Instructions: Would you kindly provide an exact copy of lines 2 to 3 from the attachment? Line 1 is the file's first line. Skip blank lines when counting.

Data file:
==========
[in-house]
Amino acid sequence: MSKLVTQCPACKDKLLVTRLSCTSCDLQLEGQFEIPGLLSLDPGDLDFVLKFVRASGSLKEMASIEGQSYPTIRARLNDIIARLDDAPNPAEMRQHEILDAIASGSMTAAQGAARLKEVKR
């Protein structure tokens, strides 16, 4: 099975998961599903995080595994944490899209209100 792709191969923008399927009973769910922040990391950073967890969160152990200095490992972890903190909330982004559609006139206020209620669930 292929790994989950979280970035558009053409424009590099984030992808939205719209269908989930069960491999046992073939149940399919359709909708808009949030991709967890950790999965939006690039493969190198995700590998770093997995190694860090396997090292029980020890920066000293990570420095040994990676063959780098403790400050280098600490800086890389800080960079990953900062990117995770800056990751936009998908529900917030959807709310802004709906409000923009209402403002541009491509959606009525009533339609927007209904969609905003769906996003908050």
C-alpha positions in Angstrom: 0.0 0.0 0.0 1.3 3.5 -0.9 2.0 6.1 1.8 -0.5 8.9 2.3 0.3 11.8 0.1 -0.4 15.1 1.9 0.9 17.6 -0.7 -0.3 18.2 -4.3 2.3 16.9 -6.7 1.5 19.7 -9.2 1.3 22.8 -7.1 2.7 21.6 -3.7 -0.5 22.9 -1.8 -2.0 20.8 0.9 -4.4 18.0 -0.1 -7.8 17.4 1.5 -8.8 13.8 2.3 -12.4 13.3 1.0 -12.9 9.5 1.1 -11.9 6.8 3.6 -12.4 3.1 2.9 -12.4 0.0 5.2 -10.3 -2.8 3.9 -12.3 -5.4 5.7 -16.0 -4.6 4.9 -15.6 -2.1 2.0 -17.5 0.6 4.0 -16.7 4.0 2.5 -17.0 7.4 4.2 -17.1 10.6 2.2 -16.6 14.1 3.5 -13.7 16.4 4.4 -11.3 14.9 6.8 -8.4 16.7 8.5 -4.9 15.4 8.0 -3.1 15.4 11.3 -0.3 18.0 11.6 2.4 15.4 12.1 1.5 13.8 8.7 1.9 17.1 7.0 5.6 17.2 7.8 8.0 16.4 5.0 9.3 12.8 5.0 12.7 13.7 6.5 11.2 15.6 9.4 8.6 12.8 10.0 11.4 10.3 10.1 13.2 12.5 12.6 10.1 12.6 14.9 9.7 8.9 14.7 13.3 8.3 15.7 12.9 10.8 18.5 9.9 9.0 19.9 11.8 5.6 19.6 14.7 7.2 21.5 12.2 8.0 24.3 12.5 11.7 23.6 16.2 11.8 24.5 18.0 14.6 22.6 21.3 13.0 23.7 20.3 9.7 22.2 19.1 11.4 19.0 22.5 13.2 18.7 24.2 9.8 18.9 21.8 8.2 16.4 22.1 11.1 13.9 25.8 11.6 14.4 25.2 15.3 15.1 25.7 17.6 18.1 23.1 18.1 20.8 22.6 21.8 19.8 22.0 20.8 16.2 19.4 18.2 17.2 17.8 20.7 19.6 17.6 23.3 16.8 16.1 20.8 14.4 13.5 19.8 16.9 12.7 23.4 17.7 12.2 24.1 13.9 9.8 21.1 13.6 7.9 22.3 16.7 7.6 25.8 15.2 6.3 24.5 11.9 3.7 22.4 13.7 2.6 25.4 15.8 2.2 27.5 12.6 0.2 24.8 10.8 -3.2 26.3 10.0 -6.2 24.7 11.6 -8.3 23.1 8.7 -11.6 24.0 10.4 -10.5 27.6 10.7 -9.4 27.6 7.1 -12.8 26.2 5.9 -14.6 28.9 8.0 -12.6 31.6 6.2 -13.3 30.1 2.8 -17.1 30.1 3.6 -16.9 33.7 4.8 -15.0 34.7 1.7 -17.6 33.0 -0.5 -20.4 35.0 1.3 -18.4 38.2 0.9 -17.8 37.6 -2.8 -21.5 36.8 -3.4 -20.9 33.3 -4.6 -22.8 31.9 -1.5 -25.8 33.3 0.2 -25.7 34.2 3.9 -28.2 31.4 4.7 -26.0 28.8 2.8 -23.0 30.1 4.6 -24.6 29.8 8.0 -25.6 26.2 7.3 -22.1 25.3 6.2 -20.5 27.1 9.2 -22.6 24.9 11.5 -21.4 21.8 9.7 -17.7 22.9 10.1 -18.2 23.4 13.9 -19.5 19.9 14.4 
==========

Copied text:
Amino acid sequence: MSKLVTQCPACKDKLLVTRLSCTSCDLQLEGQFEIPGLLSLDPGDLDFVLKFVRASGSLKEMASIEGQSYPTIRARLNDIIARLDDAPNPAEMRQHEILDAIASGSMTAAQGAARLKEVKR
């Protein structure tokens, strides 16, 4: 099975998961599903995080595994944490899209209100 792709191969923008399927009973769910922040990391950073967890969160152990200095490992972890903190909330982004559609006139206020209620669930 292929790994989950979280970035558009053409424009590099984030992808939205719209269908989930069960491999046992073939149940399919359709909708808009949030991709967890950790999965939006690039493969190198995700590998770093997995190694860090396997090292029980020890920066000293990570420095040994990676063959780098403790400050280098600490800086890389800080960079990953900062990117995770800056990751936009998908529900917030959807709310802004709906409000923009209402403002541009491509959606009525009533339609927007209904969609905003769906996003908050």